However, I was most interested in his initial election to the House. His district is considered a safe one for Republicans so the most important election is the Republican primary. In 2020, in that primary, he was one of eight or nine candidates. He won the Republican nomination with 22.6% of the votes, which was 770 votes more, or O.7% more than his nearest competitor. The average House district has a population of over 700,000 people. Donalds got fewer than 24,000 votes in the election that essentially made him a congressman, the 2020 Republican primary. Ah, American representative democracy is great, or so I have heard.

“It’s as tall as the Empire State Building.” “It’s as big as a football field.” These are familiar phrases for describing something large, but in a Florida parking lot a man used a phrase to describe a capacity I had not heard before. He was pointing to the space in an SUV and told two other men, “There is enough space in there for three dead people.”

Governance Meltdown Brought by You Know Who

On that first day when there were three separate votes for Speaker of the House (who knew that C-SPAN could offer such riveting watching?), a Representative usually identified as one of the ultra-MAGA people but who had voted for Kevin McCarthy said, “Every hour we spend on electing the Speaker is an hour we are not working on policy.” She said that without a smile or even a hint of irony.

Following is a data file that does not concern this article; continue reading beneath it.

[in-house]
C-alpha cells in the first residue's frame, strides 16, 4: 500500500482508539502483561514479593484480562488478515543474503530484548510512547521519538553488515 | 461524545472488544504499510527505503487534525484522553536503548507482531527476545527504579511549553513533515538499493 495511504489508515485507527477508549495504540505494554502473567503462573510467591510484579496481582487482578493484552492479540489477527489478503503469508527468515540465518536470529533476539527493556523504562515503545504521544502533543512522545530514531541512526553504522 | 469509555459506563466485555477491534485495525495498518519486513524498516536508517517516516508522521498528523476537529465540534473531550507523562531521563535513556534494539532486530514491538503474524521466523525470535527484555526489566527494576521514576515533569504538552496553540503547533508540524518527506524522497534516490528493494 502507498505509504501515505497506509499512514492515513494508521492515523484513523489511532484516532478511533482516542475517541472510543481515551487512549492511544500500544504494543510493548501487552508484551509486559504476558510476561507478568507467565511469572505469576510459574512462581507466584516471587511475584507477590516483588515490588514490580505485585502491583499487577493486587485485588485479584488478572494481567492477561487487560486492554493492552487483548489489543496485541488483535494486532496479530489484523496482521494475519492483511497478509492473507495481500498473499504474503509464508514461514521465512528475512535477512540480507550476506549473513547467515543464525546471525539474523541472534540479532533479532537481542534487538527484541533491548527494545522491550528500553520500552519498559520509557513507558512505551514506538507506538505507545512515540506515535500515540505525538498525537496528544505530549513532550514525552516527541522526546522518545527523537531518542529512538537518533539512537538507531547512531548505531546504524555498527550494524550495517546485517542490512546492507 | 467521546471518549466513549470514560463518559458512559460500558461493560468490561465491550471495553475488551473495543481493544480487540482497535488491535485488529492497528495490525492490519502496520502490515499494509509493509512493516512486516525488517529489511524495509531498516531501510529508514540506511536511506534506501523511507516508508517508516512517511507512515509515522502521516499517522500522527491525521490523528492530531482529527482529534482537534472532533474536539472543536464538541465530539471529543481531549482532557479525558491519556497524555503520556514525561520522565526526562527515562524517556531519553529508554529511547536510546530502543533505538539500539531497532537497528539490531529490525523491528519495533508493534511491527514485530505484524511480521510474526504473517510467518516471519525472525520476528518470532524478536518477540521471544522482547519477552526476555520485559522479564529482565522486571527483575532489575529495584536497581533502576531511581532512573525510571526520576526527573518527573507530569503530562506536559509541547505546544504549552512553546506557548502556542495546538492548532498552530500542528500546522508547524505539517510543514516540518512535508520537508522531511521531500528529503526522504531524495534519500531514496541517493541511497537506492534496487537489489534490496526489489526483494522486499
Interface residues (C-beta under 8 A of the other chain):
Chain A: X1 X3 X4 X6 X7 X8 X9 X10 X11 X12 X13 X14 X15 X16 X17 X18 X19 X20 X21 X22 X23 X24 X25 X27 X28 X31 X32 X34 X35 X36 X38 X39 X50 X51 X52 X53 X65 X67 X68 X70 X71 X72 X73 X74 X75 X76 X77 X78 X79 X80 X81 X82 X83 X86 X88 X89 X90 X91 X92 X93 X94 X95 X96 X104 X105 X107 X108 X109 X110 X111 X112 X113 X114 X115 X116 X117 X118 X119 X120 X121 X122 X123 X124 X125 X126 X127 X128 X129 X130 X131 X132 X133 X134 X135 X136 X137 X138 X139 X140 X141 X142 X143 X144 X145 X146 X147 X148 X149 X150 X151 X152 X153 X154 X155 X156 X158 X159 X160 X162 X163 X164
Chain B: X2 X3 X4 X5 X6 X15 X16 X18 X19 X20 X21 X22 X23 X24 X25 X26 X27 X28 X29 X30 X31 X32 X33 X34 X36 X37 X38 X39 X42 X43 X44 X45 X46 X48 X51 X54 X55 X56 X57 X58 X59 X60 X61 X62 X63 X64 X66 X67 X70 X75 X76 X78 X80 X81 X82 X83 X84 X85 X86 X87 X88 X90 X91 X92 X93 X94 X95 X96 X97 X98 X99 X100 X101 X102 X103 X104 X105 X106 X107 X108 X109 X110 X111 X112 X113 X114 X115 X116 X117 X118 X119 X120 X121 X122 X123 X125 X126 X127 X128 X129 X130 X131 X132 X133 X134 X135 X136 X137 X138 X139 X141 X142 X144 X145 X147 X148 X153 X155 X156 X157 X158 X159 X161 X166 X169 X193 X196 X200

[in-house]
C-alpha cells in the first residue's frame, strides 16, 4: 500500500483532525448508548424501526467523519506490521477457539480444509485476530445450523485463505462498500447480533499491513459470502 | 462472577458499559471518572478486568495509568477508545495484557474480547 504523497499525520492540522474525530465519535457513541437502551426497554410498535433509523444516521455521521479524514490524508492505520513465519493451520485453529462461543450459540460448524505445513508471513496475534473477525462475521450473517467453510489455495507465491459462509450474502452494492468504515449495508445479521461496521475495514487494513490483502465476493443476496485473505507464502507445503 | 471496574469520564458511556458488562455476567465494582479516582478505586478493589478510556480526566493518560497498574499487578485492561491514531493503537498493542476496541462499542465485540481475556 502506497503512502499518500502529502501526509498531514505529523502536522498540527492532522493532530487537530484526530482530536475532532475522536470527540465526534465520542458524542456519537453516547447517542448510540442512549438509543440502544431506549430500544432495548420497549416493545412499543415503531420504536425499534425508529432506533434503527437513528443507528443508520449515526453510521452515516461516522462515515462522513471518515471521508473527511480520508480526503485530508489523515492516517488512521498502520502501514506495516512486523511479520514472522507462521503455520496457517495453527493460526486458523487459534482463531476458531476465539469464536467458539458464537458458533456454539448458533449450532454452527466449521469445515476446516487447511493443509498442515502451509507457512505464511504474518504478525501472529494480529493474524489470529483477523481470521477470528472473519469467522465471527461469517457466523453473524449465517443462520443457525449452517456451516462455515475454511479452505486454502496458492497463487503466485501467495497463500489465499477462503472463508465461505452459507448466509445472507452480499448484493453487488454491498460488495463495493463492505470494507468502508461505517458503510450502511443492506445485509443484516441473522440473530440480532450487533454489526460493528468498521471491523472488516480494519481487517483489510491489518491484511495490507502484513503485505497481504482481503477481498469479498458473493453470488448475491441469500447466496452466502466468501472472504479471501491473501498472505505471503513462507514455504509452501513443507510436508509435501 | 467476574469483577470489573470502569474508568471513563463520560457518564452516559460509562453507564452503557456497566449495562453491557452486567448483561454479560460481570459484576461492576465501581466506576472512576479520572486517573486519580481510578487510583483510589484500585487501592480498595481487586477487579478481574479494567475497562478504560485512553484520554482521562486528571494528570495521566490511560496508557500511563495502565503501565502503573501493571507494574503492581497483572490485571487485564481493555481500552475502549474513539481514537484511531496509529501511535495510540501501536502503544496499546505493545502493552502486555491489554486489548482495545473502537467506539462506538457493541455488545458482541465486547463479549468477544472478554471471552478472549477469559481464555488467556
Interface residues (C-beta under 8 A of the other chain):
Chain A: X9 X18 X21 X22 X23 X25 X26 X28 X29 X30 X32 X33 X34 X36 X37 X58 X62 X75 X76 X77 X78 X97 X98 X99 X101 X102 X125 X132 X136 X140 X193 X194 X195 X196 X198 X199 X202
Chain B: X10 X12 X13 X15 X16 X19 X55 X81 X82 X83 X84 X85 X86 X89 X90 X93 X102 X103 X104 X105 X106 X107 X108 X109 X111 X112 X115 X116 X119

I heard her and others talk about “open borders,” which sometimes morphed into “Biden’s open borders.” When referring to his borders, I don’t think they mean the president’s personal space, or his skin, or his boundaries on blasphemy, all of which might refer to his borders. I think they mean this country’s borders, but I don’t think they mean the Northland or the mid-Atlantic seacoast. Neither did I hear a mention of why Jair Bolsonaro could freely fly to Miami when other Latin Americans were futilely knocking on doors at the Mexican border. (Whenever I hear the name of the former president of Brazil, I hear Richard Kiley singing that earworm song from Man of La Mancha.)

Sometimes the rhetoric says that we must “secure our border” as if that were a statement of policy. But a “policy” would need to identify what steps should be taken to reach that goal. And, of course, a meaningful policy discussion would include how much it would cost and where the money would come from, since those who want a “secure border” also insist we must have a balanced budget. This is also said without a trace of irony or a mention of the budget deficits that occurred when conservatives controlled all government branches. Policies for a “secure” border, however, need to go beyond walls and agents. The discussion must include who should be able to visit this country and under what circumstances; who should be able to study here; who should be allowed to work here; who should be allowed to take up residence in the United States; and who should be allowed citizenship. As far as I can tell, that ultra-MAGA Representative who now bemoans taking time away from policy discussions has not meaningfully discussed any of these policy imperatives.